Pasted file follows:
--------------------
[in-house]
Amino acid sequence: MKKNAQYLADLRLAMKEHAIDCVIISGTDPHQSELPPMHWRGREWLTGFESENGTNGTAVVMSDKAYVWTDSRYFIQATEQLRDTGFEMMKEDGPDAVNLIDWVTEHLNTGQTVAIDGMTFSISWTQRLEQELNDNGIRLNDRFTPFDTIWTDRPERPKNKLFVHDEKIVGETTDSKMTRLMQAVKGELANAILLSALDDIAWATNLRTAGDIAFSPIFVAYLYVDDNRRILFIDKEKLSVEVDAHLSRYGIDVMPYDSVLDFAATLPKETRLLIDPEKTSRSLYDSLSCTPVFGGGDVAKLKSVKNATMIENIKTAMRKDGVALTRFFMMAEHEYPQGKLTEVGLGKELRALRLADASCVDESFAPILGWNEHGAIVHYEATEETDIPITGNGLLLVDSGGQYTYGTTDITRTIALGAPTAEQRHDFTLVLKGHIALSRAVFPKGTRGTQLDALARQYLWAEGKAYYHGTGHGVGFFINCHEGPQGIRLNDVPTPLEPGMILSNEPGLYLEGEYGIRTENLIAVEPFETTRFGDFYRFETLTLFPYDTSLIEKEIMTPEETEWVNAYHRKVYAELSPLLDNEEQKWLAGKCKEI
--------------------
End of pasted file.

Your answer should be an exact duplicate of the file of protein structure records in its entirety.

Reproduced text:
[in-house]
Amino acid sequence: MKKNAQYLADLRLAMKEHAIDCVIISGTDPHQSELPPMHWRGREWLTGFESENGTNGTAVVMSDKAYVWTDSRYFIQATEQLRDTGFEMMKEDGPDAVNLIDWVTEHLNTGQTVAIDGMTFSISWTQRLEQELNDNGIRLNDRFTPFDTIWTDRPERPKNKLFVHDEKIVGETTDSKMTRLMQAVKGELANAILLSALDDIAWATNLRTAGDIAFSPIFVAYLYVDDNRRILFIDKEKLSVEVDAHLSRYGIDVMPYDSVLDFAATLPKETRLLIDPEKTSRSLYDSLSCTPVFGGGDVAKLKSVKNATMIENIKTAMRKDGVALTRFFMMAEHEYPQGKLTEVGLGKELRALRLADASCVDESFAPILGWNEHGAIVHYEATEETDIPITGNGLLLVDSGGQYTYGTTDITRTIALGAPTAEQRHDFTLVLKGHIALSRAVFPKGTRGTQLDALARQYLWAEGKAYYHGTGHGVGFFINCHEGPQGIRLNDVPTPLEPGMILSNEPGLYLEGEYGIRTENLIAVEPFETTRFGDFYRFETLTLFPYDTSLIEKEIMTPEETEWVNAYHRKVYAELSPLLDNEEQKWLAGKCKEI